I Am or Am I A Feminist?

As someone who has a close circle of feminist friends, has worked for a feminist organization in New Delhi for a year and a half and fundamentally believes in all things human rights, I have grappled with the identifying term ‘Feminist’ more so than the average human being. Arguments have abound in my head, from “Yes, I am a feminist, duh, so what’s the problem?” to the kind of thinking that many feminists love to lash out at — “well, I agree with the principles of feminism, but I wouldn’t call myself a feminist.” Considering the kind of strong individuals I interact with on a day-to-day basis who are very astutely feminist in their beliefs, my struggle with finding a niche for myself within the milieu of the term’s ideals has been a constructive, self-reflective yet often tiring process.

Through this course of self-doubt and contemplation, I have gone from lauding feminism for its history, accomplishments and strength in affirming principles of basic rights (for not just women but all) to questioning the westernized manifestations of feminism, its Anglo-centric (and ‘femme’-centric label) as well as the restrictiveness of labels in expressing one’s identity and ideals to the larger world. I have also opposed the quick stereotyping by society that feminism is by nature ‘radical’ or feminists are ‘feminazis’ (a very politic and unnecessarily crude manner of making a point) without understanding the basic tenets of the movement. Yet, I have also questioned the feminists who can be extreme in words when it comes to the actions of men (hence the stereotypical terms such as ‘man-hater’).

After deep thought over the span of many years, I have come to a decision on my position with the word ‘Feminist’: I will not shy away from the word itself in its most basic linguistic definition when expressing my ideals yet I will also not actively identify myself as a feminist, choosing instead to ensure my actions, words and approach to life speaks to equality for itself more than any label.

To provide some light on this decision, I thought it would be relevant to list three basic reasons that contributed to this choice, as listed below:

  1. The westernized, euro-centrism of mainstream feminism:

As a ‘woman of colour’ (as the term goes for non-white woman in feminist circles), I am very much aware of the western (primarily North America and Europe) origins of feminism as well as the Euro-centric manner in which it gets expressed even today within the mainstream. The growing movement of ‘Black Feminism’, branched out movements such as ‘Womanism’, the questions regarding feminism’s approach to the LGBTQ community, the very Anglicized and academic nature of word choices and abbreviations within the ideology, and the “white girl-pop” (as enhanced by social media platforms) manner in which feminism has become popularized amongst the youth — all of the above and more underbelly my hesitation with the use of the “F” word and it’s reach in addressing the diversity of the issues, rights, and people it claims to address or empower.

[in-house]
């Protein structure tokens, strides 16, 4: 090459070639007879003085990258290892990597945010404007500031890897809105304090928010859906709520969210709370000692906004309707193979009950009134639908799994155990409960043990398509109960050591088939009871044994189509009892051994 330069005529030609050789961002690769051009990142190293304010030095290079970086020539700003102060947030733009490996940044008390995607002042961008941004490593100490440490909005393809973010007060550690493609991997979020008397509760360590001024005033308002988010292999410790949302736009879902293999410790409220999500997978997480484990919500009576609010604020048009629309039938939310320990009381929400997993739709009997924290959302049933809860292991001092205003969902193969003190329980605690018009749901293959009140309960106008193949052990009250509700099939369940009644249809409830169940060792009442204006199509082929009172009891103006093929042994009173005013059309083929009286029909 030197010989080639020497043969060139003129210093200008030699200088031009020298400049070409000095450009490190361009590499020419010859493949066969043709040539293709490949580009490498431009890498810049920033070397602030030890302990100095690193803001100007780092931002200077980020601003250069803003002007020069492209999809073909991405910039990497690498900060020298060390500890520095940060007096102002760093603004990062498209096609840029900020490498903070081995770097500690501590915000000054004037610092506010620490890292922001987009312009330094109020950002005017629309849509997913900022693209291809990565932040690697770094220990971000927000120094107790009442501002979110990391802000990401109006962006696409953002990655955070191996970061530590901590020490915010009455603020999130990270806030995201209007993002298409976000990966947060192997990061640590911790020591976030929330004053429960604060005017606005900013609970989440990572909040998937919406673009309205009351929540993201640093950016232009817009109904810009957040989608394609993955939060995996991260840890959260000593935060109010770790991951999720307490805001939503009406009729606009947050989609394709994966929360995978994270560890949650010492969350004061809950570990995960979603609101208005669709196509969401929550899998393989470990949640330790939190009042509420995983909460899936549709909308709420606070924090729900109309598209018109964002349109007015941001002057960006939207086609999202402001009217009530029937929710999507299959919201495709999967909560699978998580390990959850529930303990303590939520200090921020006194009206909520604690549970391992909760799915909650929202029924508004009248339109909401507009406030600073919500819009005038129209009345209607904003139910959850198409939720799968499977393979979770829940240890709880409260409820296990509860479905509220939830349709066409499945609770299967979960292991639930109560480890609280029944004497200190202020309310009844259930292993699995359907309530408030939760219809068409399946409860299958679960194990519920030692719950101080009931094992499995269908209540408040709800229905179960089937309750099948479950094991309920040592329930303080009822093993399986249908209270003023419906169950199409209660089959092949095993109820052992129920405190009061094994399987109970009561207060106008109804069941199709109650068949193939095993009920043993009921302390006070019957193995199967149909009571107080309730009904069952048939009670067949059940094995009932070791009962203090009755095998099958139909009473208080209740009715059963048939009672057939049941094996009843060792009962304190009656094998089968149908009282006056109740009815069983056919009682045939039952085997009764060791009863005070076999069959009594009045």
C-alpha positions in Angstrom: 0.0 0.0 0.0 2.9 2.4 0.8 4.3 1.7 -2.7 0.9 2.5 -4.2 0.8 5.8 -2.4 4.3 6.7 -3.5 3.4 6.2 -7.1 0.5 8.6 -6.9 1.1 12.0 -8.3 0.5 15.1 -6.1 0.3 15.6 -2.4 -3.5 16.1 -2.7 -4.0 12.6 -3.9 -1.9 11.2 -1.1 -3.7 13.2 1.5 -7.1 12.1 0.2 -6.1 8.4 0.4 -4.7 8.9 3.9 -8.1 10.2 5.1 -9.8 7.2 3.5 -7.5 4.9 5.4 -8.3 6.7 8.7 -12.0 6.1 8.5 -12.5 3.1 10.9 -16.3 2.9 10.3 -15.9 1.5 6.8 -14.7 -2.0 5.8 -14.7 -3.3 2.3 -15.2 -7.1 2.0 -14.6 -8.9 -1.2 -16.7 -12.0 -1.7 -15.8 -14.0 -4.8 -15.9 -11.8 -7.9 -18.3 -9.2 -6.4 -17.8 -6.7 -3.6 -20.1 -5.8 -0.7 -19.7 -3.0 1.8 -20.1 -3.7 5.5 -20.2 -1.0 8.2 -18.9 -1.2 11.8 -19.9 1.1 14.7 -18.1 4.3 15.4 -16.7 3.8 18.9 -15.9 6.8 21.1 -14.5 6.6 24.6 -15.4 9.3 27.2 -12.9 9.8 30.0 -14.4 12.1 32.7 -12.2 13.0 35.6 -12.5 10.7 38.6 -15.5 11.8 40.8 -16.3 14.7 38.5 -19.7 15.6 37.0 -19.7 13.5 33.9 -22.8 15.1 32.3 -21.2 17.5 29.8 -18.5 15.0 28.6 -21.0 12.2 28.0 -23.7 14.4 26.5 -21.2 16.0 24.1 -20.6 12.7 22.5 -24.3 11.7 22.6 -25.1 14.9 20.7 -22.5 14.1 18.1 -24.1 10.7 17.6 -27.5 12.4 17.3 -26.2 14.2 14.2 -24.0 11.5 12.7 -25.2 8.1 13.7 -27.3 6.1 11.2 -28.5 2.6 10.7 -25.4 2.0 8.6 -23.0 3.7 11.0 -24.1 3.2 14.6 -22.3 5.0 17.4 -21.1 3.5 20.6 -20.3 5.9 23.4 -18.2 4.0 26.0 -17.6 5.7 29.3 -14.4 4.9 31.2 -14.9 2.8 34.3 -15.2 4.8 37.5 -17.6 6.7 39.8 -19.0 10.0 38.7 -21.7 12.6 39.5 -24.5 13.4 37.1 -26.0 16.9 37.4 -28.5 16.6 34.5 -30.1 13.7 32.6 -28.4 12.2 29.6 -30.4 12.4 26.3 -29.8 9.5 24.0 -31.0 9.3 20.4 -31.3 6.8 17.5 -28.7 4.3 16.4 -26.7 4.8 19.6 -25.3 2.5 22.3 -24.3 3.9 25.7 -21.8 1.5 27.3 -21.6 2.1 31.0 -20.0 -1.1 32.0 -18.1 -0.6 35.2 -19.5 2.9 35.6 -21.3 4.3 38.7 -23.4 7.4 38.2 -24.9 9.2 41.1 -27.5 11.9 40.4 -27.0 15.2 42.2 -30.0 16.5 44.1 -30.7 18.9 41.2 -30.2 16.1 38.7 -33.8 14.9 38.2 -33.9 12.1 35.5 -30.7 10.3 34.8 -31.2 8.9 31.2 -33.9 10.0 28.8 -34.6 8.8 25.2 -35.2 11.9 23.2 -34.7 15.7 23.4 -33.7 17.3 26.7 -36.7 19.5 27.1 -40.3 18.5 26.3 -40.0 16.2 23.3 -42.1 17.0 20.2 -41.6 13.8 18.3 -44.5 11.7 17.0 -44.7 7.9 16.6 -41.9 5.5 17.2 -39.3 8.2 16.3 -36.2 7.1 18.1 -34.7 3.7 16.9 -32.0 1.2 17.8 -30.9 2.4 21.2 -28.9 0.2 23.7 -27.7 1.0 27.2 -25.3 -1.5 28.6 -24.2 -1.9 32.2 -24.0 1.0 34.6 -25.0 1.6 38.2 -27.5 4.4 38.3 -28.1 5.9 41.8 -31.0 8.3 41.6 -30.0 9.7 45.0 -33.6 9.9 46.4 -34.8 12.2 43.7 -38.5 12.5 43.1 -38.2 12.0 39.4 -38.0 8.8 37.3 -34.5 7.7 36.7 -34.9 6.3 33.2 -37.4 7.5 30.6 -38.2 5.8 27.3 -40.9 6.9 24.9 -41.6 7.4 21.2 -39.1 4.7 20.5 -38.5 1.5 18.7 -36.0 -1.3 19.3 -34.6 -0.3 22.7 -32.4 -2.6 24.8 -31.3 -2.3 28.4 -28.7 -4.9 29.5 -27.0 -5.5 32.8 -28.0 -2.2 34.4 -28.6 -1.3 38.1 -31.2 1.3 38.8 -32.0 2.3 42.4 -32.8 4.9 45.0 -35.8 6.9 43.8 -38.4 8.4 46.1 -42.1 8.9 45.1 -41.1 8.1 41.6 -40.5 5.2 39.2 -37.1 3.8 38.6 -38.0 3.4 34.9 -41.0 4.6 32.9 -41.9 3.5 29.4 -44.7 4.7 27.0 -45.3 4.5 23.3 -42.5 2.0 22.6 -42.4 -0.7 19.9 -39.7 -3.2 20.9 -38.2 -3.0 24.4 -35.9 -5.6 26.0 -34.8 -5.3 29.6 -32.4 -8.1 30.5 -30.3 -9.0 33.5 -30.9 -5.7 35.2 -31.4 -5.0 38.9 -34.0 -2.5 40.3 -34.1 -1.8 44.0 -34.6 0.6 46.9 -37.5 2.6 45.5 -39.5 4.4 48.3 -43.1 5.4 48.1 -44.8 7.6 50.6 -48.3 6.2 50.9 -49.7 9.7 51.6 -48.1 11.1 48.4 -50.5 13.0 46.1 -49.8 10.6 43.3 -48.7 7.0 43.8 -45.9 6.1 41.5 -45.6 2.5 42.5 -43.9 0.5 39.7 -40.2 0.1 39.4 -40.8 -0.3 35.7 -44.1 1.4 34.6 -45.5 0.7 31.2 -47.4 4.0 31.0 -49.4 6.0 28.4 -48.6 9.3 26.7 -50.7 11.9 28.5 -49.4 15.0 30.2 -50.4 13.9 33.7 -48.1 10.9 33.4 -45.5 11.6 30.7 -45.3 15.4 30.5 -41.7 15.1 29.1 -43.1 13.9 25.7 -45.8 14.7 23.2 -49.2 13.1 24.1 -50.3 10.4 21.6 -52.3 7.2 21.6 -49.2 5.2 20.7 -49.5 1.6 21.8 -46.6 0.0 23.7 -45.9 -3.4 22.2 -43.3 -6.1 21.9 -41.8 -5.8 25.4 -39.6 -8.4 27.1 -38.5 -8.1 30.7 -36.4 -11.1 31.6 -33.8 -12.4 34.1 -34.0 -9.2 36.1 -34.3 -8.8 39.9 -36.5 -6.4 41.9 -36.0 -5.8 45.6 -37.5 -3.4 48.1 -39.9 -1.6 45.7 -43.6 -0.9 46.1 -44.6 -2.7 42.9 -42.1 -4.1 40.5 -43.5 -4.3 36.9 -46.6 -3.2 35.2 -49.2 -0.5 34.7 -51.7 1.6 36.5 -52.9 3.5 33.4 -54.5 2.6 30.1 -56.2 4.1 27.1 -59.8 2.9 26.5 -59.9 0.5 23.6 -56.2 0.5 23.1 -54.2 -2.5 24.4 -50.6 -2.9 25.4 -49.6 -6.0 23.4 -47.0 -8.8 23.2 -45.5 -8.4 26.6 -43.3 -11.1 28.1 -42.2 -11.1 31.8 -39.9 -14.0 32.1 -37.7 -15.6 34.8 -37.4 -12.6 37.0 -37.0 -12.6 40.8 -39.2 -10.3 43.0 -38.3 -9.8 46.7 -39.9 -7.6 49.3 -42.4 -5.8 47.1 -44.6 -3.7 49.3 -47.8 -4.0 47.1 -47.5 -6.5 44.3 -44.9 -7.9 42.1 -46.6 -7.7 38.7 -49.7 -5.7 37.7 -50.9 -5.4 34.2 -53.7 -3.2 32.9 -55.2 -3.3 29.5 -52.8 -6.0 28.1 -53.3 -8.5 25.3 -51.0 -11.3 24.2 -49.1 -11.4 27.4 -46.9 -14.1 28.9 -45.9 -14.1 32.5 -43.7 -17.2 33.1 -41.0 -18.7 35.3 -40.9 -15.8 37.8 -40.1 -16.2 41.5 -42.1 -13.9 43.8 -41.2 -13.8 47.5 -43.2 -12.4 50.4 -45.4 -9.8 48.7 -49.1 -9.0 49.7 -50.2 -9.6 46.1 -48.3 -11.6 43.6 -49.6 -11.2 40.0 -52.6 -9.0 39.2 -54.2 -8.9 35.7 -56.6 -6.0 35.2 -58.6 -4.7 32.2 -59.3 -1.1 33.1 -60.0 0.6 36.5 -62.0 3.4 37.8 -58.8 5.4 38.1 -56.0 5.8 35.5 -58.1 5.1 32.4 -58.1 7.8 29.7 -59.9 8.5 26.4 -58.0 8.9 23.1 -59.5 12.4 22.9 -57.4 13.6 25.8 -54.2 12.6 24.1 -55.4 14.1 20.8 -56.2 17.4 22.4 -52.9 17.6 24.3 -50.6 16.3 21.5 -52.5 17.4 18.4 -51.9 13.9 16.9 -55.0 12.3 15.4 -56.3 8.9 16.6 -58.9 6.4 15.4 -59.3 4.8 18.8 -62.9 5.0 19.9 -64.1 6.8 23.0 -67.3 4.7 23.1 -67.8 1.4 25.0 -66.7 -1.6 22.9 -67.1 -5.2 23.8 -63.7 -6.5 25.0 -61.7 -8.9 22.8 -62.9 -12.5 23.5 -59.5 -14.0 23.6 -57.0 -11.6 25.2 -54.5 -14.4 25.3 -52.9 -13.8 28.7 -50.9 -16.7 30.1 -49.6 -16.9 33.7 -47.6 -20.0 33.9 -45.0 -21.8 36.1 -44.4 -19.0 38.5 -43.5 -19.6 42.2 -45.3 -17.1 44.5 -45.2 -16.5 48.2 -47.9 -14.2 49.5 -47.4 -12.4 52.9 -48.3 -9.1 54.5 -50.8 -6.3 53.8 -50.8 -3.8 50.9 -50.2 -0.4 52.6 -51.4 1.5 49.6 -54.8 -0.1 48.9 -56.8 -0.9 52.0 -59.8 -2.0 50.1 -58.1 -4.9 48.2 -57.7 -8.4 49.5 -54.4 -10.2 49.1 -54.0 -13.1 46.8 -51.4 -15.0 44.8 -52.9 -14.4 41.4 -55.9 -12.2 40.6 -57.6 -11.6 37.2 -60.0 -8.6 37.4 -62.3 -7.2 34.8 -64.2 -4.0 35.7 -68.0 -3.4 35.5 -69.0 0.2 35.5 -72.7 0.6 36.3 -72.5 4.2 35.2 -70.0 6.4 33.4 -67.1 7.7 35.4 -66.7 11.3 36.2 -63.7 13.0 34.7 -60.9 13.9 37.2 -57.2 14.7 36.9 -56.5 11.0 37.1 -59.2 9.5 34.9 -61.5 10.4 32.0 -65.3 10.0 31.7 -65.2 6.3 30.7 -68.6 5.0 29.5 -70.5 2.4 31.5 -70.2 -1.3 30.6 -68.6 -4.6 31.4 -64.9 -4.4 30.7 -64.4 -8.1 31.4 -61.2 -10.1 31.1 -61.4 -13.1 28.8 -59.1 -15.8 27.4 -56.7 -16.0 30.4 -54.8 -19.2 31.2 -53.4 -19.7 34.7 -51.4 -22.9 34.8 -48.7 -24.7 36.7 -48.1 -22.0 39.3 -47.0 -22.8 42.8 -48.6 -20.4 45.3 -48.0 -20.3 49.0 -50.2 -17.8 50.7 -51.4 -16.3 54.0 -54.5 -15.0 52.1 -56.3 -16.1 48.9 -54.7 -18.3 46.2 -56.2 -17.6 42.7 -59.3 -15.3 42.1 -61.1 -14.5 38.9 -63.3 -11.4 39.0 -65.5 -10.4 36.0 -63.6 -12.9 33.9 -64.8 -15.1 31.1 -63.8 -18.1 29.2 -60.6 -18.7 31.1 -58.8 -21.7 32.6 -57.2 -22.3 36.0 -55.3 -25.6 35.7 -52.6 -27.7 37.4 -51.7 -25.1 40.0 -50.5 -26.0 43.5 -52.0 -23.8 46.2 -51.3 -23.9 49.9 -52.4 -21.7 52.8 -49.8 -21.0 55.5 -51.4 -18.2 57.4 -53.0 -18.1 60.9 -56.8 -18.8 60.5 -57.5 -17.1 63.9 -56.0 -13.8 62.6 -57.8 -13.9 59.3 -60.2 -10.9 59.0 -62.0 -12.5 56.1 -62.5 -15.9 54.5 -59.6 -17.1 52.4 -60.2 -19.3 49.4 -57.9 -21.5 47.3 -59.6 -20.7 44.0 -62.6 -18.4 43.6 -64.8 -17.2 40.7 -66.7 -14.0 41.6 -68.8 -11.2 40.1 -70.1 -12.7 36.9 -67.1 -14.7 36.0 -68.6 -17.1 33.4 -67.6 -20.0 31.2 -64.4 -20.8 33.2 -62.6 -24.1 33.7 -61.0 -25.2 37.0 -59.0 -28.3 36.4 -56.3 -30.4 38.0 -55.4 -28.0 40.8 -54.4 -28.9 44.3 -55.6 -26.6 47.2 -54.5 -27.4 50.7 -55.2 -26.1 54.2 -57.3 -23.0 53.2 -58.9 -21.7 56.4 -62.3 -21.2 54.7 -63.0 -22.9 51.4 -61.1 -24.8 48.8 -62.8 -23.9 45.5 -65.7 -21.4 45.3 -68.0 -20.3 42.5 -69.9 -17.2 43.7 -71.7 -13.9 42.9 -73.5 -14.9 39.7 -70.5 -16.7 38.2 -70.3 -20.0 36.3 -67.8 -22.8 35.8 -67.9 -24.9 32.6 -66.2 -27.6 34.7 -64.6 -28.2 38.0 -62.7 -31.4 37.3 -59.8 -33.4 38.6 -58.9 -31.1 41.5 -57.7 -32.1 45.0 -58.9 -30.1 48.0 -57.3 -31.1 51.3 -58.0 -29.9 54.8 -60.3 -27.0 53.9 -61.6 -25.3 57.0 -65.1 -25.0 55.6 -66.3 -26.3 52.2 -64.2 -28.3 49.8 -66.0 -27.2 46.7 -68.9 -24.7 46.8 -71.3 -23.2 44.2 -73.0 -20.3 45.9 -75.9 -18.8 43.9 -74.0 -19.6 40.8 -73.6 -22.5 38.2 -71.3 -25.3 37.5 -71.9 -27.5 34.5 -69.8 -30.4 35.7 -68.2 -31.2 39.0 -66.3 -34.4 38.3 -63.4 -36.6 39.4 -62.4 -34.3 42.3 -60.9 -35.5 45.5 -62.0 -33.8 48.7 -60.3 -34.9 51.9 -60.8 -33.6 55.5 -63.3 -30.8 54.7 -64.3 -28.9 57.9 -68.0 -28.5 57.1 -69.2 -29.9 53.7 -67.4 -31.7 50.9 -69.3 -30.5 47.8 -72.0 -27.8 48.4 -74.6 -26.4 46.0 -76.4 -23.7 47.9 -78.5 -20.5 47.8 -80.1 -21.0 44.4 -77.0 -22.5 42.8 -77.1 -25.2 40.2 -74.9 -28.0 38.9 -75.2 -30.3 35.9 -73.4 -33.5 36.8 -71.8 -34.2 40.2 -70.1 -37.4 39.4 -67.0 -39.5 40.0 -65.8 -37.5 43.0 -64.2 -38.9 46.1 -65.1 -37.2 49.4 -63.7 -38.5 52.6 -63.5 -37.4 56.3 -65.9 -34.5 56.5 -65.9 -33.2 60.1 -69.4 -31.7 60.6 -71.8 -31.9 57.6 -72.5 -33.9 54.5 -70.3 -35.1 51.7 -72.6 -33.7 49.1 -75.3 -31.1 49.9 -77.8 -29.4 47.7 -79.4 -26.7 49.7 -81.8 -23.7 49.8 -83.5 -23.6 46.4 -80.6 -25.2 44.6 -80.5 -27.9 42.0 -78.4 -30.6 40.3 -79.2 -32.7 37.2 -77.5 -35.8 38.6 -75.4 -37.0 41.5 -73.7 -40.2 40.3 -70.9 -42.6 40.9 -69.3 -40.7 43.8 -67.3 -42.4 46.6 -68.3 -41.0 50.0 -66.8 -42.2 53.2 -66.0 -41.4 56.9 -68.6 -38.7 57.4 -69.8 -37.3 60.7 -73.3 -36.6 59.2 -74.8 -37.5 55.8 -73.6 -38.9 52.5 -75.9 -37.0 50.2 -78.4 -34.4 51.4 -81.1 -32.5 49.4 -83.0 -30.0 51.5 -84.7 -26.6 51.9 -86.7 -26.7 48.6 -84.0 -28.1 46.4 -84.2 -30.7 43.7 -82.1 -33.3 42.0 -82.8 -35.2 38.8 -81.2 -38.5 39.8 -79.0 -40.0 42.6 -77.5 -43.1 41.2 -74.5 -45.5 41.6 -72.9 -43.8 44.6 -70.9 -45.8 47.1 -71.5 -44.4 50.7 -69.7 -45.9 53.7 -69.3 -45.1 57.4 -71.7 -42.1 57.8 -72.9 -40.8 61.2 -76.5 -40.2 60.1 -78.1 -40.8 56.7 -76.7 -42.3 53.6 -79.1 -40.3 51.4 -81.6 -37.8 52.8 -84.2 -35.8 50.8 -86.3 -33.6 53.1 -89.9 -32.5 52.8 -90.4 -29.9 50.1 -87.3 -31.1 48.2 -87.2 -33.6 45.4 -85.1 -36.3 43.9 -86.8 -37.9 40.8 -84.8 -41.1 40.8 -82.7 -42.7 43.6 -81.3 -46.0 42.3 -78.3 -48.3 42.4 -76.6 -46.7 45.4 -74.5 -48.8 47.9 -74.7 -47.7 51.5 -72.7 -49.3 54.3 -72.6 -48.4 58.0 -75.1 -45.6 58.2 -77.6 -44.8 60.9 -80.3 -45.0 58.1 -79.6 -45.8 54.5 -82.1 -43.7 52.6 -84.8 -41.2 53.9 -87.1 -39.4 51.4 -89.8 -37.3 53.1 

Not to say that I do not respect the evolving nature of thought and healthy debate on feminism — as exemplified by the increasing recognition of intersectionality. However, considering the origins of feminism as well as the long road ahead, I am most definitely wary of not being fully comfortable, recognized, or listened to as a ‘woman of colour’ within this space.

2. Labels and hypocrisy

In a society where labels on individual characteristics and actions abound — example: racism, sexism, Christian, Lesbian, Boy, one-of-a-kind — labels do provide the convenient means for people to self-identify or identify others in a structured and seemingly easy to understand manner. However, despite the utility of labels in conceptualizing people and the world, the limits of labels cannot be denied. Fluidity of experiences, such as the ideas of sexuality and nuances in personalities, make it difficult for labels to fully capture the dynamics within an individual and his or her actions. People also have a tendency to get defensive when proselytized on who they are. The beauty of feminism is that considering, by definition, the term allows people to essentiality feel safe with being who they are, it would make sense to think that if I have an issue with the use of labels and ‘isms’, feminism itself would allow me to not identify as a feminist. It’s all about respect for choice, after all — right? Ironically, today, individual choice in this regard is overlooked by many feminists who get accusatory of those who choose to not identify as feminist despite aligning with the basic tenets of the movement. This is an unfortunate situation and a consequence of the evolving nature of the term that illuminates that feminism is indeed a work in progress.

3. Actions speak louder than words but both speak louder than a concept of an ideal

Ultimately, it boils down to the above written sentence — what I do and say means more than any label I put on myself. If I identify as feminist yet showcase disrespect for a woman making her own choices, for example, than it is not feminism. However, if I am respectful of individual choice, women’s rights, and work towards changing perceptions of gender in society, while choosing to not identify as feminist for whatever reason, does that make me a traitor to the cause? I do not believe it is fair for feminism to judge individuals who make the choice to not identify as feminist (or for someone to judge an individual who does identify as feminist). However, I do believe it is completely fair for the movement to question and expose words and choices made by individuals that show disrespect for basic rights, be it a woman’s right or anyone else’s. Let’s not get carried away with labels but let’s definitely carry on the fight in bringing equality for all to action.

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